The Supernova Remnant RX J1713.7-3946

High energy particle acceleration in the shell of a supernova remnant

January 2005

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ROSAT X-ray image of the supernova remnant RX J1713.7-3946

Supernova remnants have long been suspected as the source of comic rays; they seem to be the only sources capable of supplying the energy required to feed the bulk of the cosmic rays in the Galaxy, and the mechanism of particle acceleration in the expanding supernova remnant shocks is thought to be well understood theoretically. However, unequivocal evidence for the production of high-energy particles in supernova shells has proven remarkably hard to find. Cosmic rays are deflected in Galactic magnetic fields and do not point back to their sources. High-energy gamma rays generated in interactions of accelerated cosmic rays with targets in or near the acceleration site are  to best - and so far only - means to image cosmic accelerators. Yet, while high-energy gamma rays have been observed from a few supernova remnants, none of the observations was able to resolve the suspected the shell-type topology seen in radio waves or X-ray observations.

The southern supernova remnant RX J1713.7-3946 (also known as G347.3-0.5) - discovered by ROSAT in the X-rays and later claimed as source of high-energy gamma rays and as a cosmic-ray acceleration site by the CANGAROO group - was a prime target for observations with H.E.S.S. Results presented here are based on 26 h of observations between May and August 2003, during the commissioning phase of H.E.S.S., and use two of the final four Cherenkov telescopes. With these data, due to the superior sensitivity and angular resolution of the instrument, for the first time the morphology of a TeV gamma-ray source could be resolved (Fig. 1): already in the raw count map of gamma-ray candidates, the supernova remnant stands out from the residual cosmic-ray background with a significance of 20 standard deviations. The overall shell structure is clearly visible and coincides closely with that seen in X-rays (Fig. 2). The overall gamma-ray flux corresponds to about 2/3 of the flux of the Crab Nebula as measured with H.E.S.S. The energy spectrum is shown in Fig. 3; it is well described by a power law with a photon index of 2.2, consistent with predictions of shock-wave acceleration models.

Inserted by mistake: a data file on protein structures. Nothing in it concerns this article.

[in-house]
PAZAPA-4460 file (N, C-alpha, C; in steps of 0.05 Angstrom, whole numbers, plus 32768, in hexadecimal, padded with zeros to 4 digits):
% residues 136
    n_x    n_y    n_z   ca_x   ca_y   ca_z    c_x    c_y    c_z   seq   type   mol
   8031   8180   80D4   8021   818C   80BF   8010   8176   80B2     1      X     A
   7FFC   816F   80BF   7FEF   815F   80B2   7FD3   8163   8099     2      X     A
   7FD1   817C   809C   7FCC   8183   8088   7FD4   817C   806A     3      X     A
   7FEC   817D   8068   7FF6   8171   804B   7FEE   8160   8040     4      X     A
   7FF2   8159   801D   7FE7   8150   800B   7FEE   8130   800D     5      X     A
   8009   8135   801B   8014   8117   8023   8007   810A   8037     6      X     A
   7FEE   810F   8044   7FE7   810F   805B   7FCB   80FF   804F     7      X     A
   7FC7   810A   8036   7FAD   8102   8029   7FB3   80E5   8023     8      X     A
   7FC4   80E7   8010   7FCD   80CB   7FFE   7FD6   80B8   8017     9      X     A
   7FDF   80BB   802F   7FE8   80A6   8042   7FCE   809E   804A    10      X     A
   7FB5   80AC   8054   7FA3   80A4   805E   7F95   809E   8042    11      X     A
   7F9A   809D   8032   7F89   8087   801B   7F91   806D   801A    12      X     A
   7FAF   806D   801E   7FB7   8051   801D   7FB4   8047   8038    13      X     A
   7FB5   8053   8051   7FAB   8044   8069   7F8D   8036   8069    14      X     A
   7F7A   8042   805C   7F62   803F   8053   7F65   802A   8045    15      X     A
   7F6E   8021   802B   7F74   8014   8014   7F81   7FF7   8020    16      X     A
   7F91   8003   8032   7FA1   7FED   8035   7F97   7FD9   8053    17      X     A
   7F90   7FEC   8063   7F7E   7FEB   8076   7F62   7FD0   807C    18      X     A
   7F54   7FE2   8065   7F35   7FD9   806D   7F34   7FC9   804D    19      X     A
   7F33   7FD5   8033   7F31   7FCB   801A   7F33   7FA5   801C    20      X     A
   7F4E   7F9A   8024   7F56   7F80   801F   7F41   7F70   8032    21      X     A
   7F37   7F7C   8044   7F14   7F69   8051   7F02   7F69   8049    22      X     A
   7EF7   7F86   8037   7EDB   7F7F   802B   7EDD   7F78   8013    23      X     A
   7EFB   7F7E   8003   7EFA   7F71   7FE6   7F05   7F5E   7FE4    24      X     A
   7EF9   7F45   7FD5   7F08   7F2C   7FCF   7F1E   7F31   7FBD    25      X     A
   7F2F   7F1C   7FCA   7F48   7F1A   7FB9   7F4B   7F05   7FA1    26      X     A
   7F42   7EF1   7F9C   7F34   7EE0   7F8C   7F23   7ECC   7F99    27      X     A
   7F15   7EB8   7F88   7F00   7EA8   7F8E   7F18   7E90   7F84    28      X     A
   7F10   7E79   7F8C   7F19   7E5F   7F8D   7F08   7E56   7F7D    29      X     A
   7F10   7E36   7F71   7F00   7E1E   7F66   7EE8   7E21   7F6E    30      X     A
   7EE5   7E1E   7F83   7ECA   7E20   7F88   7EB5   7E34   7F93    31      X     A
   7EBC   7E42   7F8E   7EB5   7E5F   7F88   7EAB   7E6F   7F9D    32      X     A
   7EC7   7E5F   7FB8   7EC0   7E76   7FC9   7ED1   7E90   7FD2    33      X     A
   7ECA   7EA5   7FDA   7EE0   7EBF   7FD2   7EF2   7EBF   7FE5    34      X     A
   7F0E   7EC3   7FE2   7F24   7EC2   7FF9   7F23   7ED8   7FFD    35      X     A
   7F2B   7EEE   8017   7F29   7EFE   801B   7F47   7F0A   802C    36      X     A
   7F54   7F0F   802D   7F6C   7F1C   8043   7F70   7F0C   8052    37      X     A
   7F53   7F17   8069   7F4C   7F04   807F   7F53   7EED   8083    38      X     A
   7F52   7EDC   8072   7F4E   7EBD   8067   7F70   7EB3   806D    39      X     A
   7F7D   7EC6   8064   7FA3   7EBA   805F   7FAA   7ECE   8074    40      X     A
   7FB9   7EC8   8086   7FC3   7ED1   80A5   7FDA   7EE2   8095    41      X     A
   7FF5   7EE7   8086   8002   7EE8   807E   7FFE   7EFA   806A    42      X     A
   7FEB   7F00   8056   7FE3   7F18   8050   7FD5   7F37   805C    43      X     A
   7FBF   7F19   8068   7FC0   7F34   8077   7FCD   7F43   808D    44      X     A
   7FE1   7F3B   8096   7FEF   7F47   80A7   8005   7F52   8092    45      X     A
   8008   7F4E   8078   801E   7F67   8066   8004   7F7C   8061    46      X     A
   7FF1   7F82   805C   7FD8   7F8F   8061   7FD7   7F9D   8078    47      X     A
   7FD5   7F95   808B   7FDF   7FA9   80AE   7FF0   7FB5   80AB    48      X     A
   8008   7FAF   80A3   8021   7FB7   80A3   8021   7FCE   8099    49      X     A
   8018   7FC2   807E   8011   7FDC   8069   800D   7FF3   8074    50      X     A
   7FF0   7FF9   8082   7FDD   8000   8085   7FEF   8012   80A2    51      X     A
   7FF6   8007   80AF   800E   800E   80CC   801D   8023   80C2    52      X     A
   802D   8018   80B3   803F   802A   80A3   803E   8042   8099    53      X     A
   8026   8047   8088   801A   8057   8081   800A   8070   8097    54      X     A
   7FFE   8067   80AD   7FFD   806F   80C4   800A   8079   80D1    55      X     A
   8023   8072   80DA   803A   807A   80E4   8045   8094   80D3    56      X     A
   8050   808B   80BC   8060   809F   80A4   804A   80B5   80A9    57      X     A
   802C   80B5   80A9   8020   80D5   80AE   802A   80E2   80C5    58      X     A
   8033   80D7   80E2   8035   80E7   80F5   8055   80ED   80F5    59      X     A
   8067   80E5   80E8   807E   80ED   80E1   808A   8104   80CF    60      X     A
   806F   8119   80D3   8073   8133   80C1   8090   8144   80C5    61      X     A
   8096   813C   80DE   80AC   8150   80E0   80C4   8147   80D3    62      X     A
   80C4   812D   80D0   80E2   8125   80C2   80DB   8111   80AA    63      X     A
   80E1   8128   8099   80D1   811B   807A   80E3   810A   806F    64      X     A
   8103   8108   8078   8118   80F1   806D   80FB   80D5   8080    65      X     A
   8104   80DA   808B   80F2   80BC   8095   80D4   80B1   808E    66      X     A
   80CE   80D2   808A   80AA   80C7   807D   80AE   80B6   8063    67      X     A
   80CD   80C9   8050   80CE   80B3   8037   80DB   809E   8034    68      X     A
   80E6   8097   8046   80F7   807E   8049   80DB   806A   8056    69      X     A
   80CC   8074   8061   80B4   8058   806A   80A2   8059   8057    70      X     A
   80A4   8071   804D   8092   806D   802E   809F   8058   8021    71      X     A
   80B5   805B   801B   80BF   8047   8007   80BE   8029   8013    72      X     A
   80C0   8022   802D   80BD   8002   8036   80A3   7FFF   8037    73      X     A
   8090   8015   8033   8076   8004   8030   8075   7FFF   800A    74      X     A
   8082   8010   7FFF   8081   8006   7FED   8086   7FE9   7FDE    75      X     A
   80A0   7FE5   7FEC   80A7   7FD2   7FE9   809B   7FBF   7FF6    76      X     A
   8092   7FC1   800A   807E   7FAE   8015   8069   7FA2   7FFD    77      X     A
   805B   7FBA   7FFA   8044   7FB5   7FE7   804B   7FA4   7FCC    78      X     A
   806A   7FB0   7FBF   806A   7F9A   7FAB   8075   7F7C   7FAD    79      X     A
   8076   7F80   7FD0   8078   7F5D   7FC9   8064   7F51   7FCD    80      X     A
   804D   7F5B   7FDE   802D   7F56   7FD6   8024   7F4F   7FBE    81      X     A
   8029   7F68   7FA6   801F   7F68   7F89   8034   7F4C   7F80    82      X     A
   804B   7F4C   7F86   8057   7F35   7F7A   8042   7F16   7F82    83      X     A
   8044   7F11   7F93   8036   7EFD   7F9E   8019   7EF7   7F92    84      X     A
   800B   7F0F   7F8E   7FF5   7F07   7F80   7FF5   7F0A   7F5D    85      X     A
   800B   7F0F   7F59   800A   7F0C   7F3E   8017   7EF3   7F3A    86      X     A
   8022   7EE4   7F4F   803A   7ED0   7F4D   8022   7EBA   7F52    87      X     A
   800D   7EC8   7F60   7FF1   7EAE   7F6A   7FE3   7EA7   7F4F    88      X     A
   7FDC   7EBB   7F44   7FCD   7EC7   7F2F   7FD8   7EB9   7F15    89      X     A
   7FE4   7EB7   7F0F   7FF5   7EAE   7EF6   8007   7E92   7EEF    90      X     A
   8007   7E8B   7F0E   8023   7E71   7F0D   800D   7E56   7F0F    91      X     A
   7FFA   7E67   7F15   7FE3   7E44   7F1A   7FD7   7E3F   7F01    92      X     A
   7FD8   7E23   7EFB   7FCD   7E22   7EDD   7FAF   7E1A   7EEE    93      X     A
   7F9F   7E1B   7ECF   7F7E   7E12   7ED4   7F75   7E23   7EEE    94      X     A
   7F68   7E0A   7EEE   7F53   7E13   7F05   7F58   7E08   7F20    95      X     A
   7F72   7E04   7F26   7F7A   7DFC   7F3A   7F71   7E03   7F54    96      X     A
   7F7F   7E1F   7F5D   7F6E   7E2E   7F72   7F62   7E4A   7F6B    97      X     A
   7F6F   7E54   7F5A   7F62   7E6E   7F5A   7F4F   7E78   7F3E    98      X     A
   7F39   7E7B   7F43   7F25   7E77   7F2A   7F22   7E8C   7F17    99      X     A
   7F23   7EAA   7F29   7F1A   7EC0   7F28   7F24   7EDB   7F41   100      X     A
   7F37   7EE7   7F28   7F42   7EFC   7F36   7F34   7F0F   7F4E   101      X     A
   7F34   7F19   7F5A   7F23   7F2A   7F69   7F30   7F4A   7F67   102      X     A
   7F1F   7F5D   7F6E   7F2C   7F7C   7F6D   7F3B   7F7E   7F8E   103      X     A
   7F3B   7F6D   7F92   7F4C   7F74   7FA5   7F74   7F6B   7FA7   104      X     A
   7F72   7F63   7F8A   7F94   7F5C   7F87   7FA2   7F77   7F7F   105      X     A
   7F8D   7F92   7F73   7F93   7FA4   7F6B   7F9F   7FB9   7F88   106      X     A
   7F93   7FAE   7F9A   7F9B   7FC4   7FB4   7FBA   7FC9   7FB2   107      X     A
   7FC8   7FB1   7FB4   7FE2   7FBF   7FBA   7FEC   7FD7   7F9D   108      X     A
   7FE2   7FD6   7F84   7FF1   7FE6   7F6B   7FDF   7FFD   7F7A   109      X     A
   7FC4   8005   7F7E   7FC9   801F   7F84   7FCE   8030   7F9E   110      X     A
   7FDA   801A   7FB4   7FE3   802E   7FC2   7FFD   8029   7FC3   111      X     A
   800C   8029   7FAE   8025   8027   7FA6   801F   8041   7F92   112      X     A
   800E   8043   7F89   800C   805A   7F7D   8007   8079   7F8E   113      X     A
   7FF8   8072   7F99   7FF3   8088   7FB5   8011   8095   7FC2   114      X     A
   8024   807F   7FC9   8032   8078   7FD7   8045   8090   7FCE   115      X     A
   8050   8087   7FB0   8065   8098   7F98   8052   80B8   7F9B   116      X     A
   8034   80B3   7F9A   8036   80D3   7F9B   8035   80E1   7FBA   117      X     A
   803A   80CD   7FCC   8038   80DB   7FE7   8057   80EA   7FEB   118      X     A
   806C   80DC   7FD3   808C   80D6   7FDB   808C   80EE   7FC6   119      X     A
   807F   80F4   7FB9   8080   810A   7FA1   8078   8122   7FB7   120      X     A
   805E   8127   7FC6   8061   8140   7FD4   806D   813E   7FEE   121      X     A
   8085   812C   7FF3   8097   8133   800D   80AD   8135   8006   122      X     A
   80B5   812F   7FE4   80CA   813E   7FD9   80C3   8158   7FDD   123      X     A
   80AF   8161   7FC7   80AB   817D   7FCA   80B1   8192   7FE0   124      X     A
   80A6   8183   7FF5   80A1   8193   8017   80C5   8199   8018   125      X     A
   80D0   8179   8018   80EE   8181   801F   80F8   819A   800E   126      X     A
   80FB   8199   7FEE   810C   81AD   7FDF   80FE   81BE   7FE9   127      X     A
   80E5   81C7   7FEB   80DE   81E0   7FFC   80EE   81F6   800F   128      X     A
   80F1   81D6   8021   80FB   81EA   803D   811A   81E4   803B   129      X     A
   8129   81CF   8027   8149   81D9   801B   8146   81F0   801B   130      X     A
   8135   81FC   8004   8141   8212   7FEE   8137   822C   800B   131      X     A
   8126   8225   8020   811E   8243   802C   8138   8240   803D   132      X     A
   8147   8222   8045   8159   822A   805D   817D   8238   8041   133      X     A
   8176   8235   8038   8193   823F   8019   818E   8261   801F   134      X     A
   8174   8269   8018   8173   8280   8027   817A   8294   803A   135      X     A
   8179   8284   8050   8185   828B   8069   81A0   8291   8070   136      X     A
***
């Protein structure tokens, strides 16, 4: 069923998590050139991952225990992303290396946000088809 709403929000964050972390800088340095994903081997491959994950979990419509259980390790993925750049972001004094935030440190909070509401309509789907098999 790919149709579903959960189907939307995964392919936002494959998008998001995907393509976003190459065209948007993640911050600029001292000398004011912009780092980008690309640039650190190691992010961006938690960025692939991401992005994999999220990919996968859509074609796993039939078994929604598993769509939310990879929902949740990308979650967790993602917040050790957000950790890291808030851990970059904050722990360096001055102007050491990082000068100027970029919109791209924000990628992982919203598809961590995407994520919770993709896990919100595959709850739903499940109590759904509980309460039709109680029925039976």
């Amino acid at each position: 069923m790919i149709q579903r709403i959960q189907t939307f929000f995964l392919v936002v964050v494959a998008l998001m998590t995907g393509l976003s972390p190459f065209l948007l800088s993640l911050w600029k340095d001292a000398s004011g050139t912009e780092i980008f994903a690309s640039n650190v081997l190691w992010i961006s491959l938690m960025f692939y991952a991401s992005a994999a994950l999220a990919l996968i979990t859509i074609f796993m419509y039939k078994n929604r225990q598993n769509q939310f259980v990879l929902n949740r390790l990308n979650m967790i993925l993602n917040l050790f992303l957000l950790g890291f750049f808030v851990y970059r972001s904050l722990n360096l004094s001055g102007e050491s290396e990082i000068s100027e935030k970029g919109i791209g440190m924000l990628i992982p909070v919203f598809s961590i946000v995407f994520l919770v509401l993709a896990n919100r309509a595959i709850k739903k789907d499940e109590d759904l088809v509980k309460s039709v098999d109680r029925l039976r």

The H.E.S.S. observations demonstrate clearly that high-energy particles are accelerated in the expanding shell of the remnant, and that essentially all regions of the shell contribute to some degree. The extension of the gamma ray spectrum up to 10 TeV requires an accelerator capable of producing primary charged particles with significantly higher energies, up to 100 TeV. Based on the H.E.S.S. data from these initial observations, one cannot unambiguously identify the nature of the primary accelerated particles. Without doubt, there will be a contribution to the gamma rays through inverse-Compton scattering of high-energy electrons, which also generate the nonthermal X-ray synchrotron radiation. Another contribution is expected to come from accelerated protons interacting with ambient gas, in particular in the northwestern part of the remnant, where CO data suggest that the shell overtakes a nearby dense molecular cloud. Although disentangling the relative contributions of the various processes is difficult, it should be possible through spatially resolved multi-wavelength studies, which will be undertaken with the full H.E.S.S. array.


F.A. Aharonian et al, High-energy particle acceleration in the shell of a supernova remnant, Nature 432 (2004) 75, Nature article , reprint , MPG press release (in German) , CNRS/IN2P3/CEA press release (in French), PPARC press release , APOD

Fig. 1: TeV gamma-ray count map of the wide field around RX J1713.7-3946. The point spread function of the instrument is indicated in the lower left corner of the image. For this data set, the energy threshold is about 800 GeV.
Fig. 2: TeV gamma-ray image of .RX J1713.7-3946 obtained with the H.E.S.S. telescopes. No background subtraction has been applied. The superimposed contours show the X-ray surface brightness as seen by ASCA in the 1-3 keV range.
Fig. 3: Gamma-ray energy spectrum as measured with H.E.S.S. for the full supernova remnant. The spectrum follows a power law with index 2.2. Also shown are CANGAROO II results for the northwestern part of the remnant.